• Product dimensions: 6.00 (w) x 9.00 (h) x 1.09 (d)

Customer Reviews

Average Rating 5
( 4 )
Rating Distribution

5 Star

(3)

4 Star

(1)

3 Star

(0)

2 Star

(0)

1 Star

(0)

Your Rating:

Your Name: Create a Pen Name or

Barnes & Noble.com Review Rules

Our reader reviews allow you to share your comments on titles you liked, or didn't, with others. By submitting an online review, you are representing to Barnes & Noble.com that all information contained in your review is original and accurate in all respects, and that the submission of such content by you and the posting of such content by Barnes & Noble.com does not and will not violate the rights of any third party. Please follow the rules below to help ensure that your review can be posted.

Reviews by Our Customers Under the Age of 13

We highly value and respect everyone's opinion concerning the titles we offer. However, we cannot allow persons under the age of 13 to have accounts at BN.com or to post customer reviews. Please see our Terms of Use for more details.

What to exclude from your review:

Please do not write about reviews, commentary, or information posted on the product page. If you see any errors in the information on the product page, please send us an email.

Reviews should not contain any of the following:

  • - HTML tags, profanity, obscenities, vulgarities, or comments that defame anyone
  • - Time-sensitive information such as tour dates, signings, lectures, etc.
  • - Single-word reviews. Other people will read your review to discover why you liked or didn't like the title. Be descriptive.
  • - Comments focusing on the author or that may ruin the ending for others
  • - Phone numbers, addresses, URLs
  • - Pricing and availability information or alternative ordering information
  • - Advertisements or commercial solicitation

Reminder:

  • - By submitting a review, you grant to Barnes & Noble.com and its sublicensees the royalty-free, perpetual, irrevocable right and license to use the review in accordance with the Barnes & Noble.com Terms of Use.
  • - Barnes & Noble.com reserves the right not to post any review -- particularly those that do not follow the terms and conditions of these Rules. Barnes & Noble.com also reserves the right to remove any review at any time without notice.
  • - See Terms of Use for other conditions and disclaimers.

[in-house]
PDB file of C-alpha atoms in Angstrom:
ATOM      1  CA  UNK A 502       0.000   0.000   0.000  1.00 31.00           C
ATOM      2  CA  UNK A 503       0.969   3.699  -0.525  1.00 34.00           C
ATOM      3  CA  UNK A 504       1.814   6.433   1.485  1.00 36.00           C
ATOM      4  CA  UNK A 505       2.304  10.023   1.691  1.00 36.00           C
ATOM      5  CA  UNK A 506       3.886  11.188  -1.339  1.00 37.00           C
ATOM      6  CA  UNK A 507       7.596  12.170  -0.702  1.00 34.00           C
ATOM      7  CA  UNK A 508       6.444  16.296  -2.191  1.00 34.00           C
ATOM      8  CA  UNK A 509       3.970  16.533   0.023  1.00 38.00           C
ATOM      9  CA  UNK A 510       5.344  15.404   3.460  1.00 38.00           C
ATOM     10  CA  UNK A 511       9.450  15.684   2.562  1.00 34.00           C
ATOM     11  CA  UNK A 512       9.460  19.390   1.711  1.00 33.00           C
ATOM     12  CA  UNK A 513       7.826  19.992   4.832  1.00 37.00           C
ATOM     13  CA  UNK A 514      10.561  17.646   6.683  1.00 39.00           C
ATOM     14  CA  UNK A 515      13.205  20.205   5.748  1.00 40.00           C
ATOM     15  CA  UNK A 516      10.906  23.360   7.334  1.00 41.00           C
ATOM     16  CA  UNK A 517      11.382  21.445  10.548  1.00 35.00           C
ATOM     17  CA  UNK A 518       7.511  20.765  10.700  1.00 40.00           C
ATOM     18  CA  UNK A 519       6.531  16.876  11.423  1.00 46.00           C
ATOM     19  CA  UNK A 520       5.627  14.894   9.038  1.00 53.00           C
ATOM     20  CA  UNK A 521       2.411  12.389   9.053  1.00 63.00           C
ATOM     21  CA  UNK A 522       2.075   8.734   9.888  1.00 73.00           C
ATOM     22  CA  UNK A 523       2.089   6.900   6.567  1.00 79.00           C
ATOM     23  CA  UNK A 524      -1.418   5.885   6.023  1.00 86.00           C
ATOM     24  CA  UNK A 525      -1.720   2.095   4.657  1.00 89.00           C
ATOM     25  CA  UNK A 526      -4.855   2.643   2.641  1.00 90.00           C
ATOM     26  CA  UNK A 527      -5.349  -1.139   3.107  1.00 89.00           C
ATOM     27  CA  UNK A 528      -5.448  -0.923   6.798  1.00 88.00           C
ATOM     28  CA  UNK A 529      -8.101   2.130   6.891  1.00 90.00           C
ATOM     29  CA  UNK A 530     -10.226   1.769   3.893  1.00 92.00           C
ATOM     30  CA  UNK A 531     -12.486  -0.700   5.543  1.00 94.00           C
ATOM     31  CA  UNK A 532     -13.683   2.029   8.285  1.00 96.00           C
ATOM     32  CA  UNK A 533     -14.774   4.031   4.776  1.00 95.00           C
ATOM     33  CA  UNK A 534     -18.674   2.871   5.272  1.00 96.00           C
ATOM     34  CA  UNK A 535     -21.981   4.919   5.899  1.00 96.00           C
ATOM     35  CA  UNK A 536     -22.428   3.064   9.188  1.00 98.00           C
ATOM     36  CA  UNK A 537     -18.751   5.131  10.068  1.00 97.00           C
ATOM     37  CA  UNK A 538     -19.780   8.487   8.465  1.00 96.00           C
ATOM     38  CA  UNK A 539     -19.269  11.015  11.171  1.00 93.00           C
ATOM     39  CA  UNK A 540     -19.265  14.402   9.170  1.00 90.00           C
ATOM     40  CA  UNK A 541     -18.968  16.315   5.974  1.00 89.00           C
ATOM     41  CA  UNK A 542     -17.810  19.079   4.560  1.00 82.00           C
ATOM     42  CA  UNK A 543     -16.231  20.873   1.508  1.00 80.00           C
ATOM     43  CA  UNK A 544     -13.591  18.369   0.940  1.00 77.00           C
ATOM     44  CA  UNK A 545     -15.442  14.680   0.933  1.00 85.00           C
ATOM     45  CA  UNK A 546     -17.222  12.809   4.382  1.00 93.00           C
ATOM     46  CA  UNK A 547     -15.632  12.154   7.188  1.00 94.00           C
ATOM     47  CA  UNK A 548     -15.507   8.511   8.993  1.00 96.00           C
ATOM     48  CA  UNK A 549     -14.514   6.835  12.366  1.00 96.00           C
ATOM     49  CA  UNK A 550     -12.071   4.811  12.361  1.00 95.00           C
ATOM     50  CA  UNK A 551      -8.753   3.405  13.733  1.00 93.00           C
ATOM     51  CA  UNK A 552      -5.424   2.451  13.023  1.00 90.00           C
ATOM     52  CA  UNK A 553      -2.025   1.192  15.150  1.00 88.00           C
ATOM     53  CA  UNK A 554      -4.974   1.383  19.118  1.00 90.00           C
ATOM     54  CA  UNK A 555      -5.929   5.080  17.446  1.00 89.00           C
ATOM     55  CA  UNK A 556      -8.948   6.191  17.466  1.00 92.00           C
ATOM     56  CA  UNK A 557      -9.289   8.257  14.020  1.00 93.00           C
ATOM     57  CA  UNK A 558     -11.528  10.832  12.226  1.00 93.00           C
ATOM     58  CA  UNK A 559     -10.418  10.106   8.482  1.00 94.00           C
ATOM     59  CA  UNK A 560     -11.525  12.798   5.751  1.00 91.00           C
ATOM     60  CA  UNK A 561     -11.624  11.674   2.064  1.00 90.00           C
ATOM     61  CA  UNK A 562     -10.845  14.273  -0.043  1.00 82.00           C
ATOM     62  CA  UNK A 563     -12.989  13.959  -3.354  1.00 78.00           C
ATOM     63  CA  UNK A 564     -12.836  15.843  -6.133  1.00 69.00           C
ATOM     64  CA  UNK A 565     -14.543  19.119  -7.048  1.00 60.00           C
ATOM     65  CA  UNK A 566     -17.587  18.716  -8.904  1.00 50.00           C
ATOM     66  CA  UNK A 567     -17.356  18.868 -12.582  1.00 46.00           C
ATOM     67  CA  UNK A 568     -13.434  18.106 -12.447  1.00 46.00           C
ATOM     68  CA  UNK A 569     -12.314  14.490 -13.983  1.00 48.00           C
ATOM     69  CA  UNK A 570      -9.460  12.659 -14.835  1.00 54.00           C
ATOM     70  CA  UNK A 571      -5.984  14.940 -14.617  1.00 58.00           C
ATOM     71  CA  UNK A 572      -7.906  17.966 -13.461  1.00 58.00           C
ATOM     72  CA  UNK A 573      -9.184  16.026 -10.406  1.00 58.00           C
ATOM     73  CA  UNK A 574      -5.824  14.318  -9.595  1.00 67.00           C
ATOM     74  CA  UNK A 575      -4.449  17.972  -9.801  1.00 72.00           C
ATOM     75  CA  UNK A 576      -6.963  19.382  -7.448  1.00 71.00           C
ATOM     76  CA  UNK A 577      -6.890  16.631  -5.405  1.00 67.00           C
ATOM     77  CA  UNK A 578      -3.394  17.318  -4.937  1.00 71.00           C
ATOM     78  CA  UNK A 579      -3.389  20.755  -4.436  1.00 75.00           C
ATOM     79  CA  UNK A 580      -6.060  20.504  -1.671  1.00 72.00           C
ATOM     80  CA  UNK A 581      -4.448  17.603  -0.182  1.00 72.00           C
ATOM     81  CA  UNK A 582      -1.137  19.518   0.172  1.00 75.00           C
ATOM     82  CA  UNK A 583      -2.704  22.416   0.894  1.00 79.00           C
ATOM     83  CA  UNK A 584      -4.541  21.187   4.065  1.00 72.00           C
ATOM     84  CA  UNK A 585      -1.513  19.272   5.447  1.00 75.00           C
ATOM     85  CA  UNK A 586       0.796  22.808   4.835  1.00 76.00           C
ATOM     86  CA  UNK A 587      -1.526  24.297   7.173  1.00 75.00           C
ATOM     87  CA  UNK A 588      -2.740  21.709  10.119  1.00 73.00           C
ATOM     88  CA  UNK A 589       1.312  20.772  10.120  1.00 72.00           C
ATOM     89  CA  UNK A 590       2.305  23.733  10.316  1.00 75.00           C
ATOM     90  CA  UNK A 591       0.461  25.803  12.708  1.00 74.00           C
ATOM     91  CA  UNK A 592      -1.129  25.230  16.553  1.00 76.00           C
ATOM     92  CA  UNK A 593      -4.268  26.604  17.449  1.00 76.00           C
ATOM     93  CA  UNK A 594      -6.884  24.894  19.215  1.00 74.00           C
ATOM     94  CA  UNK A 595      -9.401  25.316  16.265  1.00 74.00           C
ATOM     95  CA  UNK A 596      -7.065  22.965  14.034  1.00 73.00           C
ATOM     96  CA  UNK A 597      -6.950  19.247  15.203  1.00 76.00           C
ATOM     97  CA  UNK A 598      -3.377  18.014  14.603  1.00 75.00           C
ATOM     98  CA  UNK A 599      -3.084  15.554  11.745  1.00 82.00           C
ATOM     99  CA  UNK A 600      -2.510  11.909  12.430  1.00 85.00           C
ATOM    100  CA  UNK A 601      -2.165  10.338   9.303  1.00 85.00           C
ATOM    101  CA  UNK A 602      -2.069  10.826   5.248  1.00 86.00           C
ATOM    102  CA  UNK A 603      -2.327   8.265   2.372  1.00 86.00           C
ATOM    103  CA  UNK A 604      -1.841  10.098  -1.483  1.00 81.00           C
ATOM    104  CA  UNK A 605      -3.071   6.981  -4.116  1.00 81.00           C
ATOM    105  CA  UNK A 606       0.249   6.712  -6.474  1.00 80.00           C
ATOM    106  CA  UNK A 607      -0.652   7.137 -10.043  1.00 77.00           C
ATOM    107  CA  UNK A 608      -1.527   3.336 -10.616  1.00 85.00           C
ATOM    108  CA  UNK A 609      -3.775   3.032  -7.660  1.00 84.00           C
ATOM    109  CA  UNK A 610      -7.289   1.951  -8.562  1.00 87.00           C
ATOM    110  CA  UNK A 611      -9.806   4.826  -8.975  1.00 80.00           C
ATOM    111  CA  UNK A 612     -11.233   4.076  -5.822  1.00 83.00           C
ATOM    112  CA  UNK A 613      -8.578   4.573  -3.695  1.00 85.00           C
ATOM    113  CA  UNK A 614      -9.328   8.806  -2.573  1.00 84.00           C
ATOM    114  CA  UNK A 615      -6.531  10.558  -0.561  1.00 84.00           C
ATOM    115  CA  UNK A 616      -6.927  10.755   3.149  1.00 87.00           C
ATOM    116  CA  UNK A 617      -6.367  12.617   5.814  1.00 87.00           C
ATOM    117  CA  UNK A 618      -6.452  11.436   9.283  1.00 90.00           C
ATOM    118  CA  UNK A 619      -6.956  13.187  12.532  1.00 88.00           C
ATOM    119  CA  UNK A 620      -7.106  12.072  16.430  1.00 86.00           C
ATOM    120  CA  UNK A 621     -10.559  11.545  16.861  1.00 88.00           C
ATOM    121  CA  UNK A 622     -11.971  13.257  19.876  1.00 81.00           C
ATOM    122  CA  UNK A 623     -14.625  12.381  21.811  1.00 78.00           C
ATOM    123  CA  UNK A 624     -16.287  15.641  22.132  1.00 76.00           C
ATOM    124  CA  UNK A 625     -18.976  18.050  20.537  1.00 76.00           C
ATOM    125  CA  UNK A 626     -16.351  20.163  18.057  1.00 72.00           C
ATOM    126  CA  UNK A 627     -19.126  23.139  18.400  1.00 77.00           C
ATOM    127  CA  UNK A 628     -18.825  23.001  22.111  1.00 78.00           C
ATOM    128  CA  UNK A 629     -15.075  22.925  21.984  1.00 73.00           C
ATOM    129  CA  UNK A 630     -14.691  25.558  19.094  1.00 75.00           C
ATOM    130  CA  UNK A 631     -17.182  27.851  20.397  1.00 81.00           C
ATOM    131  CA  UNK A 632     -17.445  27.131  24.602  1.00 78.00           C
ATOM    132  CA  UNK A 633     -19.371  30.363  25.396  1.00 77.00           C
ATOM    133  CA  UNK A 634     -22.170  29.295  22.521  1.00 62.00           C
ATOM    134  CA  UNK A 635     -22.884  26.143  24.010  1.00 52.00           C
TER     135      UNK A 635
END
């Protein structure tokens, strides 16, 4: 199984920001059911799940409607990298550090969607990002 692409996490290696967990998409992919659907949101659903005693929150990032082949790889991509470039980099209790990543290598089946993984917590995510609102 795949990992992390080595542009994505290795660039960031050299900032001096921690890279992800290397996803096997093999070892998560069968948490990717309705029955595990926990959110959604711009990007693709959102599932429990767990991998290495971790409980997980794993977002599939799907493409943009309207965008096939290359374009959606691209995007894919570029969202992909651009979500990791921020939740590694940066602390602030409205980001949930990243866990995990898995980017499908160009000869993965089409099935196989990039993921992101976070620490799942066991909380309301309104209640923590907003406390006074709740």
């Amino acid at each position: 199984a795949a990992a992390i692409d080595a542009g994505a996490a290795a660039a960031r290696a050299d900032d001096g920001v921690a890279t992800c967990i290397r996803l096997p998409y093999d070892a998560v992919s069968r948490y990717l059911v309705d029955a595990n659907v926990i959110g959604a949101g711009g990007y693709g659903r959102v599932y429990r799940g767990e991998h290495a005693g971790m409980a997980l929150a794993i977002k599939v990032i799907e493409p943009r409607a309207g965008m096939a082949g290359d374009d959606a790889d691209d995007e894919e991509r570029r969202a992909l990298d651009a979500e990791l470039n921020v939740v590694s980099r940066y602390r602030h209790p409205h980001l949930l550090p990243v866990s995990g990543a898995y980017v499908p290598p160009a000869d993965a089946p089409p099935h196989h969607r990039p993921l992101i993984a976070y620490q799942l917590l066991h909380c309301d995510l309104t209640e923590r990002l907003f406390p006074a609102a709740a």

Search for Products You'd Like to Recommend

Recommend other products that relate to your review. Just search for them below and share!

Create a Pen Name

Your Pen Name is your unique identity on BN.com. It will appear on the reviews you write and other website activities. Your Pen Name cannot be edited, changed or deleted once submitted.

 
Your Pen Name can be any combination of alphanumeric characters (plus - and _), and must be at least two characters long.

Continue Anonymously
Sort by: Showing all of 5 Customer Reviews
  • Posted August 13, 2012

    Soledad brother written by George Jackson is a story the gives y

    Soledad brother written by George Jackson is a story the gives you the everday details in being prison. Geoge went to prison at the age of eighteen for being accused of stealing seventy dollars. George will explain to you in details how prisoners were getting killed like dogs and no poloce office in the prison was charged. George also had to work in the prison for three cents an hour just to survie and have things such as book,notebooks so you can figure out how to get out of prison for being in there for eleven years. Before you can ever get out of prison he was murdered for trying to escape the horros of prison life after being denied parole for eleven years.

    Was this review helpful? Yes  No   Report this review
  • Posted February 10, 2009

    more from this reviewer

    AWESOME READING

    IF YOU WANT TO GET IN THE MIND OF A PERSON THAT IS IN PRISON PICK UP THIS BOOK AND YOU WILL UNDERSTAND THERE EVERYDAY STRUGGLE. LIFE IS WHAT YOU MAKE IT WHERE EVER YOU ARE.....

    Was this review helpful? Yes  No   Report this review
  • Anonymous

    Posted January 4, 2011

    No text was provided for this review.

  • Anonymous

    Posted May 6, 2012

    No text was provided for this review.

  • Anonymous

    Posted April 18, 2009

    No text was provided for this review.

Sort by: Showing all of 5 Customer Reviews

If you find inappropriate content, please report it to Barnes & Noble
Why is this product inappropriate?
Comments (optional)